Getting a loan with lower interest rates gives you what’s known as leverage, which is the term used when talking about the increased monthly revenue stream enjoyed when your monthly interest rate is lower simply because you’re keeping more of your money (while also building equity faster). Obviously, when your interest rate is greater than what you’re making from your property your financed returns are less. This is hard to sustain in the long term.

Tax Benefits for Real Estate Investment

There are two big ways in which the tax code makes real estate investment more manageable: depreciation and 1031 Exchanges. Depreciation is a tax deduction you take on a yearly basis to make owning and maintaining a property easier. Land does not count toward depreciation because maintenance is considered part and parcel of what owning land entails. So, before you calculate depreciation you have to subtract the cost of your land from the value of your property. Next, you divide the value of your rental asset by 27.5 years, which is the useful life of your property as deemed by the IRS (“useful life” is a technical term that describes how long you can expect to be able to generate positive income from your asset).

So, take your property’s cost basis, which is the amount you paid for it, and divide it by 27.5. That’s how much you’ll be able to deduct yearly. Now, if this math seems like a hassle and like you may want to forgo depreciation as a result, you should keep depreciation recapture in mind, which is a tax collected on depreciation when you sell your home at a rate of 25%. This tax is collected irrespective of whether or not you actually make use of depreciation! That means even if you don’t make that tax deduction that the IRS will treat you as you did, so you might as well do it!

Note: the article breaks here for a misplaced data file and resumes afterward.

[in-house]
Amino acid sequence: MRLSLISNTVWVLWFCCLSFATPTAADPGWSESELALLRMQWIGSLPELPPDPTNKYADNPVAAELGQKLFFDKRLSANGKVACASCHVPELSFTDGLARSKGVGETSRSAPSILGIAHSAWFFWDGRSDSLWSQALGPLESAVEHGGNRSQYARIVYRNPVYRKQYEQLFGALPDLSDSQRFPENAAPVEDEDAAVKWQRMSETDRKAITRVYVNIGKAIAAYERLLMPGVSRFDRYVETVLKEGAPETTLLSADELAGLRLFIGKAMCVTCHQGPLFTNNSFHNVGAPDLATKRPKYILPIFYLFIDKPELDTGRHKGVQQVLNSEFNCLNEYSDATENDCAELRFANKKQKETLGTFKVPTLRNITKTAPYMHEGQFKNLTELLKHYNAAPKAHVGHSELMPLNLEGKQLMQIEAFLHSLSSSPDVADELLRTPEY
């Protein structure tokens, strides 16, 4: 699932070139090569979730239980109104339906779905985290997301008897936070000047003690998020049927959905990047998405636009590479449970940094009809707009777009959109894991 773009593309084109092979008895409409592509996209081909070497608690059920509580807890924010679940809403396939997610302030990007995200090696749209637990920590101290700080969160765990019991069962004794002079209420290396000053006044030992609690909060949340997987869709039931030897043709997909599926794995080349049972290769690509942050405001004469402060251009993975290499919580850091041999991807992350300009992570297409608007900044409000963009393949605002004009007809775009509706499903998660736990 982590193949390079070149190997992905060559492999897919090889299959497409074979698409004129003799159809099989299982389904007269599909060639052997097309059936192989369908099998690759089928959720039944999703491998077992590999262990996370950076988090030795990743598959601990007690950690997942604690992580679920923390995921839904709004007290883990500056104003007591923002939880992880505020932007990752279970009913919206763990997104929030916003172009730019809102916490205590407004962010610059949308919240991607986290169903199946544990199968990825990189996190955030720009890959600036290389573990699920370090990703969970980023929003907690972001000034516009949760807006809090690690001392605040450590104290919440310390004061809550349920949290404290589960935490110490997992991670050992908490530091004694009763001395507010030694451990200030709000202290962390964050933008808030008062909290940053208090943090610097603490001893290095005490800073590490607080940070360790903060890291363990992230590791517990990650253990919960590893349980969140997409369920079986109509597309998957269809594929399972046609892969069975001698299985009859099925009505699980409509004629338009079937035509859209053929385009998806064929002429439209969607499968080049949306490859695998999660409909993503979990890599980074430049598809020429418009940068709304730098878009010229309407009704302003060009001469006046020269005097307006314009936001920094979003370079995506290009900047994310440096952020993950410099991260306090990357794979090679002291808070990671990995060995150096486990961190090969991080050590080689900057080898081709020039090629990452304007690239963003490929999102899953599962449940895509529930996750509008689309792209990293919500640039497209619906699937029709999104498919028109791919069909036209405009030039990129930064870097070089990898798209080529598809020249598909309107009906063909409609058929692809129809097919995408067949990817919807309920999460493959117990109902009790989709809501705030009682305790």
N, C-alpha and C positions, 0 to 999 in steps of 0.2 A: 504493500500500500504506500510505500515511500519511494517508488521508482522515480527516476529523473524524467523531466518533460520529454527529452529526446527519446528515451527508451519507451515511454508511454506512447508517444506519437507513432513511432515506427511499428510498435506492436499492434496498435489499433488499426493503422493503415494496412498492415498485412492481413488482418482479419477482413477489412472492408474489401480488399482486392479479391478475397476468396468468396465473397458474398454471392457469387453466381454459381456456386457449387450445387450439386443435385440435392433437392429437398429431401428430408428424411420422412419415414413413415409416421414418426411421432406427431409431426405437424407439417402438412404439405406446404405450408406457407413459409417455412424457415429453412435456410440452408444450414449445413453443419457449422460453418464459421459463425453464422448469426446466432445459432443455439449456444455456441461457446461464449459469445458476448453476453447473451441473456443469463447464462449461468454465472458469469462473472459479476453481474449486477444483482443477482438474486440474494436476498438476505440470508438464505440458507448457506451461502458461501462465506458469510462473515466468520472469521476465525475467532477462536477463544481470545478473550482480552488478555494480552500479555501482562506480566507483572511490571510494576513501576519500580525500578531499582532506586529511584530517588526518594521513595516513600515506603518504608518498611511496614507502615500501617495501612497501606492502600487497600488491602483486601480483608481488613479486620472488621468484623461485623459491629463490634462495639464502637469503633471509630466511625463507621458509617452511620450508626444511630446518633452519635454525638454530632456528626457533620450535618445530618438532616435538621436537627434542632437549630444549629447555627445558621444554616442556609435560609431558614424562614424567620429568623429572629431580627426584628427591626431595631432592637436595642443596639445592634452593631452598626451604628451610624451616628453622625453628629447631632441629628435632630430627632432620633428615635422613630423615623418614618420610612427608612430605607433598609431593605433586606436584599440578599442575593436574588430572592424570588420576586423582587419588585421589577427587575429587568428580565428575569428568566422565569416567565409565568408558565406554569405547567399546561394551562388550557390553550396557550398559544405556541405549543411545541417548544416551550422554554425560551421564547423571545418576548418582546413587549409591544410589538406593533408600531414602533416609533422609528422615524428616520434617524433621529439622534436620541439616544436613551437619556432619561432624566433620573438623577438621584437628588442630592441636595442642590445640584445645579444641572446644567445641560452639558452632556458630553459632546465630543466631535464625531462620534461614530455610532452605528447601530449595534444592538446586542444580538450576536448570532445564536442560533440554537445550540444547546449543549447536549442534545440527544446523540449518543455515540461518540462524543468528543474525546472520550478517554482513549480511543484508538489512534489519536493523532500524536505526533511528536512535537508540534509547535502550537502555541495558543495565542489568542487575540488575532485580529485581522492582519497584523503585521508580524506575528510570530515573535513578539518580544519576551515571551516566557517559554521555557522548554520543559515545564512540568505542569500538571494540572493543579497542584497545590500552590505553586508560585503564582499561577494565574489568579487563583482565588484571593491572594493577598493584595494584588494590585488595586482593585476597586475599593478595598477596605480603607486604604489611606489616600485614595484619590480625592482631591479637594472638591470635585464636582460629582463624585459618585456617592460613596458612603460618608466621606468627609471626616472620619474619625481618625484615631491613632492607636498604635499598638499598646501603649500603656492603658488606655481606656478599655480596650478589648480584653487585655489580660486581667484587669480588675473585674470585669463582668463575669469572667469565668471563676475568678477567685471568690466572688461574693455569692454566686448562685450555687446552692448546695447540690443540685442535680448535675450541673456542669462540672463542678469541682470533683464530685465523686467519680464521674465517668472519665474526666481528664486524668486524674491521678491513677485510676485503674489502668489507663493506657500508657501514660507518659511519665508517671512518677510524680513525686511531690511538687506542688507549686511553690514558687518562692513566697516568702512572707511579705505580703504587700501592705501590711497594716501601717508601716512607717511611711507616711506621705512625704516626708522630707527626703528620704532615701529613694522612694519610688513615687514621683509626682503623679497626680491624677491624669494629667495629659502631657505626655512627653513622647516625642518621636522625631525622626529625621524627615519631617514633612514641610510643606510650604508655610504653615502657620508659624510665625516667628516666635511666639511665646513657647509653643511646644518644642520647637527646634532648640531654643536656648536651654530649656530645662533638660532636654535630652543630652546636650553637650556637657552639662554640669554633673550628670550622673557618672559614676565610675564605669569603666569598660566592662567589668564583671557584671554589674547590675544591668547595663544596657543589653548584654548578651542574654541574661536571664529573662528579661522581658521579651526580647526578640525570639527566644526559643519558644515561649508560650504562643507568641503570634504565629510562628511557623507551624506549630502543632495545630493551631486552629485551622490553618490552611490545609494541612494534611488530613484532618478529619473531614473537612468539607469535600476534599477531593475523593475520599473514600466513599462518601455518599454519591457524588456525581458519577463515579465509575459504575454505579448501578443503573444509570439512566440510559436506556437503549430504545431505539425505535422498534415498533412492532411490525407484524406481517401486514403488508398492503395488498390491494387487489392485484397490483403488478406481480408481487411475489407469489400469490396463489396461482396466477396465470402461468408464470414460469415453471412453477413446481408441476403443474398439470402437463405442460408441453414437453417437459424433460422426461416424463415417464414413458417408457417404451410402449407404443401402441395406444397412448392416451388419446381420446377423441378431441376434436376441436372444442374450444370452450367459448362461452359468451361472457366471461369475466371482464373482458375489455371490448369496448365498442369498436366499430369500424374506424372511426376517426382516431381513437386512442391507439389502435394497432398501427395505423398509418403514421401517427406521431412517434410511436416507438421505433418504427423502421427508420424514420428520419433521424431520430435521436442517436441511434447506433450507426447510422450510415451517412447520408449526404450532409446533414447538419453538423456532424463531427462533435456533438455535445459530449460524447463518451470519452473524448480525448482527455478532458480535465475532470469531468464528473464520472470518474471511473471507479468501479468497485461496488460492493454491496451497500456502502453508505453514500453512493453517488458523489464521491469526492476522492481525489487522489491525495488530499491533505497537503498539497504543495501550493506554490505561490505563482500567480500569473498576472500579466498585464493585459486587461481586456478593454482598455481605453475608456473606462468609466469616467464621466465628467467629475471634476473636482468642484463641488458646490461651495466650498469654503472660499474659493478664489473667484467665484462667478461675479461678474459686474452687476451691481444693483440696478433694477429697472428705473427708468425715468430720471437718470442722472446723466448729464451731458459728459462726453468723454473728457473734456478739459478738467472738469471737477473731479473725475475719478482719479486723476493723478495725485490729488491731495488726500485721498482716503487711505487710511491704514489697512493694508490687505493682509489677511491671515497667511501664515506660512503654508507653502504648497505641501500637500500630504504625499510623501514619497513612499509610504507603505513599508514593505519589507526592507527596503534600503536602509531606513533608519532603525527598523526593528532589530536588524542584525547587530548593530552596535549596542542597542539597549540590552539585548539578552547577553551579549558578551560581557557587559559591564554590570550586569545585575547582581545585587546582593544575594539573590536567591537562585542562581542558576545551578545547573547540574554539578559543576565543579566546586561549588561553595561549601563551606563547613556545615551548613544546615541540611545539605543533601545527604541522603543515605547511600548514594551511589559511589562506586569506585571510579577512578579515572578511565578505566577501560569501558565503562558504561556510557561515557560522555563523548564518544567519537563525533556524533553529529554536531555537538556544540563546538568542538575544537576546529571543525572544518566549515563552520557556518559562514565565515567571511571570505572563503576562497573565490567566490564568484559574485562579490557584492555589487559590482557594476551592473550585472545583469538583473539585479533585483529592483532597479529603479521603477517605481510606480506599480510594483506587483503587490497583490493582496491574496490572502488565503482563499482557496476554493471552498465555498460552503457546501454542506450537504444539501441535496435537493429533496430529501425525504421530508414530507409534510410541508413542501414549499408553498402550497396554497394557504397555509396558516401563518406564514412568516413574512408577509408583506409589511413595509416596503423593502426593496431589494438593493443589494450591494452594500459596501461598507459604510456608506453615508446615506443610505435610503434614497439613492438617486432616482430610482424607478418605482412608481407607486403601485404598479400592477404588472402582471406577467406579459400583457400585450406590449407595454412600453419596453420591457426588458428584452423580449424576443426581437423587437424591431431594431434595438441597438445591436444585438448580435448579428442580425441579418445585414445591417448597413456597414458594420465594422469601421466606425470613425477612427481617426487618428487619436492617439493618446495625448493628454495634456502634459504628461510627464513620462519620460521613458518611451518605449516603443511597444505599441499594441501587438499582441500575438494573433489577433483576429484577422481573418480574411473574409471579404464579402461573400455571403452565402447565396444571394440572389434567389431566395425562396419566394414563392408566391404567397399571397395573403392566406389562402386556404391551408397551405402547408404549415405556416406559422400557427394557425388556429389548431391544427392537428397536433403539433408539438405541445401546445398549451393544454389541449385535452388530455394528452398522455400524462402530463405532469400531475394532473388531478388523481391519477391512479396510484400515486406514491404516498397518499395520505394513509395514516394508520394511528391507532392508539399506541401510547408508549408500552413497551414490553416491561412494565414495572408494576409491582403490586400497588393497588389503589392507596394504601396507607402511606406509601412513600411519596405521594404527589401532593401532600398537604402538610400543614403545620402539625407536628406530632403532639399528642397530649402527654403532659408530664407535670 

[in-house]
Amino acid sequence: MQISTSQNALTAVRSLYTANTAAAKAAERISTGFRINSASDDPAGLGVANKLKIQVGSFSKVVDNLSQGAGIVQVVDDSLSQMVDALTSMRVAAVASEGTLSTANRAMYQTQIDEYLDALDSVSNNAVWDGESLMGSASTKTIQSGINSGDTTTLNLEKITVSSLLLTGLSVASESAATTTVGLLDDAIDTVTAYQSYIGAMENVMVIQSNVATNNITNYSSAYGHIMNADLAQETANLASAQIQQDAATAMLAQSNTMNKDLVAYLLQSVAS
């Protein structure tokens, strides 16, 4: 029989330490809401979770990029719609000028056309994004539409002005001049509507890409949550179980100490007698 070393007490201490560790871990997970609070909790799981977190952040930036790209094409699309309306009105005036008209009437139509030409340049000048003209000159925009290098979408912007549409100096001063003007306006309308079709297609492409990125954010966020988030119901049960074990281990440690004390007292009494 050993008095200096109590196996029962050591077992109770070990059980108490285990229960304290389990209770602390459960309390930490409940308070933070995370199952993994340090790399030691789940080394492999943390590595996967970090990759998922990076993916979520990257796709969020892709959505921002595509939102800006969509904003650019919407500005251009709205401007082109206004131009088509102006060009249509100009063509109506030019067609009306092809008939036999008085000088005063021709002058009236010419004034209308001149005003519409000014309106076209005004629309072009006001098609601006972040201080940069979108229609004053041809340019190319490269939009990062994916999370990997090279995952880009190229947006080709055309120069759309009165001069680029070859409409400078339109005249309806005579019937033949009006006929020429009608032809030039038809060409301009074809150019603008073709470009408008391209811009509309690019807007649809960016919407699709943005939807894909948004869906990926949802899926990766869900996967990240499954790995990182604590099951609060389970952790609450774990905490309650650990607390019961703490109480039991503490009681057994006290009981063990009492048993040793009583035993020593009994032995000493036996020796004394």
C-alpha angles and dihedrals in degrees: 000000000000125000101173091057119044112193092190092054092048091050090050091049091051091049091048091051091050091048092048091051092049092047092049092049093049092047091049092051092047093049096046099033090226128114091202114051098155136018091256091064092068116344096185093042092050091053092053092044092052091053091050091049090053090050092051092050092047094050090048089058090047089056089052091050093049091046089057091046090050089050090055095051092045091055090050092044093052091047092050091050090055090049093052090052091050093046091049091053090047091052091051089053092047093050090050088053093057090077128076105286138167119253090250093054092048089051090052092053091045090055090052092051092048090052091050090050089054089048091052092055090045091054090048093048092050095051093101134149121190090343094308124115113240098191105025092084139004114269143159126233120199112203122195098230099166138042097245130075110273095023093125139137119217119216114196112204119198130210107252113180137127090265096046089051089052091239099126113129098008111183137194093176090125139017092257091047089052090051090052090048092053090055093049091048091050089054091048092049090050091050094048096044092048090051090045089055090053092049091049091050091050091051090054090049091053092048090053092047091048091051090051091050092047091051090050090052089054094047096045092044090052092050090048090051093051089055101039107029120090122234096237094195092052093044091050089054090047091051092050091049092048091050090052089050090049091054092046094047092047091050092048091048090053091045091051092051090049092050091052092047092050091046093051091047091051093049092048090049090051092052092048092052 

Although, if you want to defer paying depreciation and capital gains taxes you can perform a 1031 exchange. That’s when you take the income from the sale of your rental property and use it to make a purchase of equal or greater value soon after. You can keep performing 1031 exchanges indefinitely. And if you die before putting an end to your run of 1031 exchanges, your heirs don’t have to pay the deferred taxes and get the property on a stepped-up basis, which means that they receive the asset as its value at the time of the previous owner’s death.

After-Tax Return ROI

So, let’s say your after-tax return ROI was 8.7% thanks to depreciation and a low-interest loan. To get a similar return on stock or bonds, you’d need to get a yield of 14.5% [if your tax rate is 40%]. To get that sort of ROI, you’d have to be making investments into either unrated bonds or bonds that are rated as very high risk!

Sure, there are risks and set-backs when investing in real estate. You may have to default on your mortgage if your property fails to generate enough income, which could happen for unexpected reasons like a community-wide economic hardship caused by the main industry in town vanishing. Real estate is also less liquid than stock and bonds, meaning that it takes greater effort to convert your asset into cash.

Bottom Line

There are so many ways in which banks and the government are set up to help you invest in real estate that, when coupled with property management services, make real estate a great and accessible investment strategy for everyday people. You don’t have to be a market guru to make a buck, a profit, or a nest egg in real estate!